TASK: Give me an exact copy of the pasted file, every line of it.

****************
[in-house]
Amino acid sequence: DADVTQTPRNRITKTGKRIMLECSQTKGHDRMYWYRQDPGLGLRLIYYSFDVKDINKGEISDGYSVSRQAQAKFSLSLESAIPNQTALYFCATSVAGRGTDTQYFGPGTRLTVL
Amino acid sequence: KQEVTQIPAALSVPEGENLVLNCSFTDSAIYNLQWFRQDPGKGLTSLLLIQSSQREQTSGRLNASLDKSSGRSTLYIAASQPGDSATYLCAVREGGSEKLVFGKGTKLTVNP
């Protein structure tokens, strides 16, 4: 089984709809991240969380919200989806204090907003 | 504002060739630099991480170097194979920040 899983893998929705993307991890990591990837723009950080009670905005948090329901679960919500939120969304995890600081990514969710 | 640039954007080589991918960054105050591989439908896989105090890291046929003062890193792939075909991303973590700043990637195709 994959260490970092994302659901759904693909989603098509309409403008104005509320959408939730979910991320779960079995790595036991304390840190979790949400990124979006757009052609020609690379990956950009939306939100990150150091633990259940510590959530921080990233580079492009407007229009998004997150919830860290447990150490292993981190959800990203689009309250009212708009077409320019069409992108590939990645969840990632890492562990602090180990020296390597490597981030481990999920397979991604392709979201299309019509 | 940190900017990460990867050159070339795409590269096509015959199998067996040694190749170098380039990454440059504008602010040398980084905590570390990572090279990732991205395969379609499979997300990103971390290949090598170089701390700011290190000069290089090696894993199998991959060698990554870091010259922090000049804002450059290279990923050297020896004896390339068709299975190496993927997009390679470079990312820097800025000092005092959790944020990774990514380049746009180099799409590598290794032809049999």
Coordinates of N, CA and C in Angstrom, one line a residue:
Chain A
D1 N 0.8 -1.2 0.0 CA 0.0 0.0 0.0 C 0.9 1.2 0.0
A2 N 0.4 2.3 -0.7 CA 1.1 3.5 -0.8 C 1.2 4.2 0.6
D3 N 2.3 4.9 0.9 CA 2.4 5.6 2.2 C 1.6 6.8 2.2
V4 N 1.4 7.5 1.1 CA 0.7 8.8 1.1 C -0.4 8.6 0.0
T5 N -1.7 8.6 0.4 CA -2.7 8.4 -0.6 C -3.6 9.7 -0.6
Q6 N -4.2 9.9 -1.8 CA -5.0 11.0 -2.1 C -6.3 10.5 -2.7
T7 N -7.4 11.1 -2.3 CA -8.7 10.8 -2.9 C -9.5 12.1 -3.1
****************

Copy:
[in-house]
Amino acid sequence: DADVTQTPRNRITKTGKRIMLECSQTKGHDRMYWYRQDPGLGLRLIYYSFDVKDINKGEISDGYSVSRQAQAKFSLSLESAIPNQTALYFCATSVAGRGTDTQYFGPGTRLTVL
Amino acid sequence: KQEVTQIPAALSVPEGENLVLNCSFTDSAIYNLQWFRQDPGKGLTSLLLIQSSQREQTSGRLNASLDKSSGRSTLYIAASQPGDSATYLCAVREGGSEKLVFGKGTKLTVNP
């Protein structure tokens, strides 16, 4: 089984709809991240969380919200989806204090907003 | 504002060739630099991480170097194979920040 899983893998929705993307991890990591990837723009950080009670905005948090329901679960919500939120969304995890600081990514969710 | 640039954007080589991918960054105050591989439908896989105090890291046929003062890193792939075909991303973590700043990637195709 994959260490970092994302659901759904693909989603098509309409403008104005509320959408939730979910991320779960079995790595036991304390840190979790949400990124979006757009052609020609690379990956950009939306939100990150150091633990259940510590959530921080990233580079492009407007229009998004997150919830860290447990150490292993981190959800990203689009309250009212708009077409320019069409992108590939990645969840990632890492562990602090180990020296390597490597981030481990999920397979991604392709979201299309019509 | 940190900017990460990867050159070339795409590269096509015959199998067996040694190749170098380039990454440059504008602010040398980084905590570390990572090279990732991205395969379609499979997300990103971390290949090598170089701390700011290190000069290089090696894993199998991959060698990554870091010259922090000049804002450059290279990923050297020896004896390339068709299975190496993927997009390679470079990312820097800025000092005092959790944020990774990514380049746009180099799409590598290794032809049999």
Coordinates of N, CA and C in Angstrom, one line a residue:
Chain A
D1 N 0.8 -1.2 0.0 CA 0.0 0.0 0.0 C 0.9 1.2 0.0
A2 N 0.4 2.3 -0.7 CA 1.1 3.5 -0.8 C 1.2 4.2 0.6
D3 N 2.3 4.9 0.9 CA 2.4 5.6 2.2 C 1.6 6.8 2.2
V4 N 1.4 7.5 1.1 CA 0.7 8.8 1.1 C -0.4 8.6 0.0
T5 N -1.7 8.6 0.4 CA -2.7 8.4 -0.6 C -3.6 9.7 -0.6
Q6 N -4.2 9.9 -1.8 CA -5.0 11.0 -2.1 C -6.3 10.5 -2.7
T7 N -7.4 11.1 -2.3 CA -8.7 10.8 -2.9 C -9.5 12.1 -3.1